10 Questions with Nizhooni Hurd

Nizhooni Hurd ’20 is a Colorado native passionate about music, the outdoors, and history. This week, The Catalyst sat down with Hurd to discuss her extracurricular involvements, her time at CC, and her experiences outdoors.

Photo by Daniel Sarché

The Catalyst: What are some of your extracurricular interests?

Nizhooni Hurd: Outside of the CC community, I’m involved in an organization called Environmental Learning for Kids based in Denver. I’ve been working with them since October of 2015. I first started as an assistant educator, then I did their summer youth employment opportunity called the Urban Rangers Program. I am no longer working for them because I am committed to my time here at CC, but I still support them and advocate for them heavily. Outside of CC, I’m also involved with my family; I enjoy visiting my family when I can, when I want to. I like hanging out with my nephews, my niece, and my grandparents. Things that I’m involved in at CC outside of class … I’m involved in the Native American Student Union — I’m currently the secretary — and I’m also a regular participant of BSU. And then I also participate in the Outdoor Education Center’s Outdoor Recreation Committee, better known as the ORC. I like leading trips for the ORC when I have the chance. I also really like to do puzzles in my free time. I love listening to a nice calm beat and doing puzzles. You could say I love doing 500 to a thousand piece puzzles — actually, it’s more like 500 to 750 piece puzzles. I love going around the Springs and finding different coffee shops to sit at that are away from the CC community. And I love listening to music and searching for samples of songs, especially in hip-hop and R&B.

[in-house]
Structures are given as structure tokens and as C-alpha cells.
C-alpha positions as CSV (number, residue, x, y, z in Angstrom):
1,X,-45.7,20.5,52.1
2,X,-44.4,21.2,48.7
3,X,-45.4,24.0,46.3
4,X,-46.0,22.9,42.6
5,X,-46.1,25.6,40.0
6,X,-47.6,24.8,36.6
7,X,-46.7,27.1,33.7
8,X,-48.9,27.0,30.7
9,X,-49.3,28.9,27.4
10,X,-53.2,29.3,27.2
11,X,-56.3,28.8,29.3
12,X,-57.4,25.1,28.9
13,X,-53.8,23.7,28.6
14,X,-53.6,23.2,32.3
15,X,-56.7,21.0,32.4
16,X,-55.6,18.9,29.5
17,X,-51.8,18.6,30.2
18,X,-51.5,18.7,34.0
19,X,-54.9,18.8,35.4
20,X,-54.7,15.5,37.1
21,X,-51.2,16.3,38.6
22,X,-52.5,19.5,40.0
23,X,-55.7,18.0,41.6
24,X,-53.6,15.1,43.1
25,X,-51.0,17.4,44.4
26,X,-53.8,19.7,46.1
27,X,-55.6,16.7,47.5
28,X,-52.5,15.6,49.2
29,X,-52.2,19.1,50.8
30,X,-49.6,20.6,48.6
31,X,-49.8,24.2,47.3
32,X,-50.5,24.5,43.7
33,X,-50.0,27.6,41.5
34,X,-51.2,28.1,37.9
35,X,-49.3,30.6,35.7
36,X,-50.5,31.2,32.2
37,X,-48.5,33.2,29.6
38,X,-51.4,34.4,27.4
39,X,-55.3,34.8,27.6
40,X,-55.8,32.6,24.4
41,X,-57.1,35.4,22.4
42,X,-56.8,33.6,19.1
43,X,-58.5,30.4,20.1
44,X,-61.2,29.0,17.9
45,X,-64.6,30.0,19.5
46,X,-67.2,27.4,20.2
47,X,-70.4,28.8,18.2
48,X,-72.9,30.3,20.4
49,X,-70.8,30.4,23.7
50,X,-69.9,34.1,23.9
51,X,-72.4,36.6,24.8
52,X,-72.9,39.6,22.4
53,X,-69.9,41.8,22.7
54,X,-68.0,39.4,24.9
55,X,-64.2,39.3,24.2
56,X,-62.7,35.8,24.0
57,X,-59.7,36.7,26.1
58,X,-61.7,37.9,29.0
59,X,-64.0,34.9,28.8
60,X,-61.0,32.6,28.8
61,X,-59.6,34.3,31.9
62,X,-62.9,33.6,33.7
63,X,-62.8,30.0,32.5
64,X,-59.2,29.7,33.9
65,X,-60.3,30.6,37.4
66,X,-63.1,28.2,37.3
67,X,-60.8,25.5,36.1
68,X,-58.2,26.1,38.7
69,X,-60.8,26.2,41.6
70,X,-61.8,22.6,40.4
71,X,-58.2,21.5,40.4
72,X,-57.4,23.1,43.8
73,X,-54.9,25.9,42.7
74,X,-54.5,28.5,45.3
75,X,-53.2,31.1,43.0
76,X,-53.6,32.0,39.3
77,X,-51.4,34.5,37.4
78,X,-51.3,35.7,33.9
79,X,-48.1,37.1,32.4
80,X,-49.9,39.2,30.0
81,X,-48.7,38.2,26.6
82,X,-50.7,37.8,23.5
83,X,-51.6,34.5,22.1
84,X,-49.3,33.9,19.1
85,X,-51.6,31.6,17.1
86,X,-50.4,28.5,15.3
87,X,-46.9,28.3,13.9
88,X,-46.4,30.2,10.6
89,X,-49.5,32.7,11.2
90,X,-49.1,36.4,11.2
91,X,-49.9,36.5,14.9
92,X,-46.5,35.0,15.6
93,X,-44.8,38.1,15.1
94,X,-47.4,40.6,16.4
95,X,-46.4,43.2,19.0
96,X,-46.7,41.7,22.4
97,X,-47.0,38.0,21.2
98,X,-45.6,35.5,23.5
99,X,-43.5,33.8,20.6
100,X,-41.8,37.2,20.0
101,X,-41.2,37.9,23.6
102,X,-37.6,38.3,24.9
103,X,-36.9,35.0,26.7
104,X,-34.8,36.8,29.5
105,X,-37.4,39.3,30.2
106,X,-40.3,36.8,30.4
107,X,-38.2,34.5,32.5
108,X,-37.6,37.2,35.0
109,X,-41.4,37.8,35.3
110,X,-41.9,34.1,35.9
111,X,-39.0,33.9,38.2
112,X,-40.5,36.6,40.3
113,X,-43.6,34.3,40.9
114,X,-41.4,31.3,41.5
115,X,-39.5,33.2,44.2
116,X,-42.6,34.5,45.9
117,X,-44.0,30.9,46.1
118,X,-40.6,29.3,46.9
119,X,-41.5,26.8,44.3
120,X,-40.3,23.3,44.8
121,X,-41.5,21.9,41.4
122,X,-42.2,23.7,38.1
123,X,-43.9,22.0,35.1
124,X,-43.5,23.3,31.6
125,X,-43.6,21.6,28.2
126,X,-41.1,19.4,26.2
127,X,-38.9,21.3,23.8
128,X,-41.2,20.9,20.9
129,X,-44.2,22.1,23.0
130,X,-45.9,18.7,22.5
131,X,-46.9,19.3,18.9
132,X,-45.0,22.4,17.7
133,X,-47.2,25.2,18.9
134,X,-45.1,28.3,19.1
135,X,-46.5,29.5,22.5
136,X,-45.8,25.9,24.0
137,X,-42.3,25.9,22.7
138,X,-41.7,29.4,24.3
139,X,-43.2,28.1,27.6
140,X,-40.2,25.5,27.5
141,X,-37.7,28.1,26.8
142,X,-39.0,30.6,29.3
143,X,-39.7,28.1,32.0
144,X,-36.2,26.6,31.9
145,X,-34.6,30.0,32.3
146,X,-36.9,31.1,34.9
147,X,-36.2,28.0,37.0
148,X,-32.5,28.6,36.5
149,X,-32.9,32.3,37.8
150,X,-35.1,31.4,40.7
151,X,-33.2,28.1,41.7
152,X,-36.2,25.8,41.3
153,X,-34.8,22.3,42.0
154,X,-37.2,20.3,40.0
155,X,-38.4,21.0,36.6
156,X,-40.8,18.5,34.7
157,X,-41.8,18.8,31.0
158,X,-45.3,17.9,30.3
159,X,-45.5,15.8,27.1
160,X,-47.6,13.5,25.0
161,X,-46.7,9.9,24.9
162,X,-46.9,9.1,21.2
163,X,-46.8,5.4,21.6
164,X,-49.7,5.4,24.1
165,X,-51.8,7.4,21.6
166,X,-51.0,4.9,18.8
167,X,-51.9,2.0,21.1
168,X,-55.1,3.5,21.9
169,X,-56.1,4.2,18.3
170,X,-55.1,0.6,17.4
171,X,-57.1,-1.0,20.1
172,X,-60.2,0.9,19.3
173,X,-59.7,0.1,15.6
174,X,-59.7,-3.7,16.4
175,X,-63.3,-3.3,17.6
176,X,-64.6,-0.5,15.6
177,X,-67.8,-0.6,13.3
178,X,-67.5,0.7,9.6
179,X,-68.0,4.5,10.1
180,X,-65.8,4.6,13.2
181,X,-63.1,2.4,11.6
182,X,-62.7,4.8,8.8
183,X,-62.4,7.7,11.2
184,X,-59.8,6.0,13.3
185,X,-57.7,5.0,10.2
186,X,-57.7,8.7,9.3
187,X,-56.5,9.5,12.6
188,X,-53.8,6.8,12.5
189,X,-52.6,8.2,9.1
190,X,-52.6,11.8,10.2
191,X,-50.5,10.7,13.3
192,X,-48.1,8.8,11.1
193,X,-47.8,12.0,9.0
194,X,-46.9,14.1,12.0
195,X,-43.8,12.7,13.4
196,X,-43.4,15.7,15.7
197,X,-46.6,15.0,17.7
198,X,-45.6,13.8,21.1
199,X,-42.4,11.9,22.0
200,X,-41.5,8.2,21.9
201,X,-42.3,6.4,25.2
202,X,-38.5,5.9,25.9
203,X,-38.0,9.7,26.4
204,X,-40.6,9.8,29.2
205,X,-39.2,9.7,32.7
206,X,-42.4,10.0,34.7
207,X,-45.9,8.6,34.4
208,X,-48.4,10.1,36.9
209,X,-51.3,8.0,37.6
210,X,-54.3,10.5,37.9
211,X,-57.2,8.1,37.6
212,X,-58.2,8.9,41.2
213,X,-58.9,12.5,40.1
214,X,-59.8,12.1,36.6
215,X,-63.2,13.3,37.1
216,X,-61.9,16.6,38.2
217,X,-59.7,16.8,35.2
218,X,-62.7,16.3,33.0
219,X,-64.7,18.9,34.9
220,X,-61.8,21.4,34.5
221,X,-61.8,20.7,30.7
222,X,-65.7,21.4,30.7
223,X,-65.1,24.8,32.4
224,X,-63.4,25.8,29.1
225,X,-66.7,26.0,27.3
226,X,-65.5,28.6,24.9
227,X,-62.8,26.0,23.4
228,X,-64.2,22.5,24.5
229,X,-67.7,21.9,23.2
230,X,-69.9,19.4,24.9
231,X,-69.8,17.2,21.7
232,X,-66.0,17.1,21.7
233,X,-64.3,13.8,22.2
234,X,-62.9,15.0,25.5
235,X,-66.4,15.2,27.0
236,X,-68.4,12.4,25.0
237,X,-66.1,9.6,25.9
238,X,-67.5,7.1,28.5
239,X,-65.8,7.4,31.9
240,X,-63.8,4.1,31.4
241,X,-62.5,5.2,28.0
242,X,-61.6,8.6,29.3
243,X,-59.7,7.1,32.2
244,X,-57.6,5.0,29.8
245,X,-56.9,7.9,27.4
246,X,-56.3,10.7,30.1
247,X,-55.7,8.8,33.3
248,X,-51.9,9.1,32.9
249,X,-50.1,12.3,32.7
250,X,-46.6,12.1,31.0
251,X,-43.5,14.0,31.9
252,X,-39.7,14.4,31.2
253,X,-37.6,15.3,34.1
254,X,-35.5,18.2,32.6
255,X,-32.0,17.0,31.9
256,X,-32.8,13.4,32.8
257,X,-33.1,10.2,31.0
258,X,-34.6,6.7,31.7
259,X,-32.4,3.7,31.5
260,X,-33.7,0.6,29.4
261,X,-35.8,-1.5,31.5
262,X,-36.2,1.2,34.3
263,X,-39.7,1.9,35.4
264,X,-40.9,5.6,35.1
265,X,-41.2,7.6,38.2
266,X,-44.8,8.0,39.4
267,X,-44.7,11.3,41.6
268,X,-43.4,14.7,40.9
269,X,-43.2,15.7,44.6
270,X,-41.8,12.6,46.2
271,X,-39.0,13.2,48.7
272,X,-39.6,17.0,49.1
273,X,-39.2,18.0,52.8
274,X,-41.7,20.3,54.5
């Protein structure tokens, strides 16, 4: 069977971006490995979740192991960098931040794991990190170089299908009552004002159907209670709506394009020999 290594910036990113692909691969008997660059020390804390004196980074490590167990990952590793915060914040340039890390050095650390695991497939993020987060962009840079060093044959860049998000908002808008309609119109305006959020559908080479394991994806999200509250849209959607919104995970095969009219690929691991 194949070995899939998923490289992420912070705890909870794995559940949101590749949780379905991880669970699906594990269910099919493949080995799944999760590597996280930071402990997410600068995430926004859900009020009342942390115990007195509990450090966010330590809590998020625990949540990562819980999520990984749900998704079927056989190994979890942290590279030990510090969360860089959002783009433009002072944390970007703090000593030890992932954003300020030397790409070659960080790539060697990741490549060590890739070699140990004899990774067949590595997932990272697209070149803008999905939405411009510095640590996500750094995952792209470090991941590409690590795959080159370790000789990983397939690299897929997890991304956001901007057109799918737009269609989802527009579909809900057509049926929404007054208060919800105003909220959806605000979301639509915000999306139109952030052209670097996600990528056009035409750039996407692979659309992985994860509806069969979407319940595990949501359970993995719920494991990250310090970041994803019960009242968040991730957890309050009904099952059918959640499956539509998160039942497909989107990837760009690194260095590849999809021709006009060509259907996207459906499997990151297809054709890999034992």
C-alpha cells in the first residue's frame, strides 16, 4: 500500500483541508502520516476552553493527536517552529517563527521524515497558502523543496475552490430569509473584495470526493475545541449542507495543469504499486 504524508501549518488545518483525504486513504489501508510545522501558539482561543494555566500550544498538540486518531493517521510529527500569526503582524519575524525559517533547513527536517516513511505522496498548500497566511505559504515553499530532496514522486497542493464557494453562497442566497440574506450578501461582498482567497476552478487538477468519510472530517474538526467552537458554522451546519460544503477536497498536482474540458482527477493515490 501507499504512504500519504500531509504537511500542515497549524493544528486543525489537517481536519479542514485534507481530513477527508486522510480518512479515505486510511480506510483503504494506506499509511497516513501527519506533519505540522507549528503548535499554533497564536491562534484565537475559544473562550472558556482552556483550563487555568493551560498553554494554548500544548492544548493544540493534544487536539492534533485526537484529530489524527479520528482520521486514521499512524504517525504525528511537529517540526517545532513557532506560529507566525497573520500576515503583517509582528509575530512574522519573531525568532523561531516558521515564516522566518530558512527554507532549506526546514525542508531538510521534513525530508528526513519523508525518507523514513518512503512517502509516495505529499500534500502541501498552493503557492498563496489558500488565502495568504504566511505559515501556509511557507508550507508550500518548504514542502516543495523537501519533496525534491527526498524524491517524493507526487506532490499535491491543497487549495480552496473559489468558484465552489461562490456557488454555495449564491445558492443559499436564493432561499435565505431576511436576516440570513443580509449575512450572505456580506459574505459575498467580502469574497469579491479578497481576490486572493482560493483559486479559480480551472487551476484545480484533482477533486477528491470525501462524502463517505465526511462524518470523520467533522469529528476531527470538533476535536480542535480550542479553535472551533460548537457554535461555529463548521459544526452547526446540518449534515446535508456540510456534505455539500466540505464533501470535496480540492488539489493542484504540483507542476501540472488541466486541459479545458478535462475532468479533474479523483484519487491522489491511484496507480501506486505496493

TC: You have been to many concerts; who is your favorite performer?

NH:  My favorite performer would probably be Smino because Smino is super underrated. He’s my favorite performer because when I’ve seen him, he had two DJs and a full band with three backup singers and a bassist and keys; he had a full entourage on stage with him, and it wasn’t just playing backtracks with him singing on top of them, but it was like a live R&B musical performance, and I love live R&B music.

TC: What motivates you to be an environmental issues/studies major?

NH:  I like environmental studies because I like learning about the environment. I really enjoy the classes that are offered in that major where you can take environmental ethics or history. It just helps me to better understand the environment and how it’s connected to people. History is so important because it helps to put a lot of things in context. Even though it sounds like a really boring topic to study, like spend time in class doing because it’s so reading-heavy, I would say that’s kind of like a Westernized way of thinking about history. There are a lot of cultures that rely heavily on oral histories, and oral histories should be equally as important as what’s written down. So stories like that can help you understand your family better and understand like why things are the way that they are in the environment, too.

TC: What is your favorite national monument?

NH: My favorite national monument would be Canyon de Chelly. I love Canyon de Chelly because it’s beautiful and the canyons are gorgeous. And there’s a lot of indigenous history there, and it is a national monument that is close to home.

TC: Suppose you’re stranded in the wilderness but have one music album to listen to, one book to read, and one TV show to watch. What would you choose?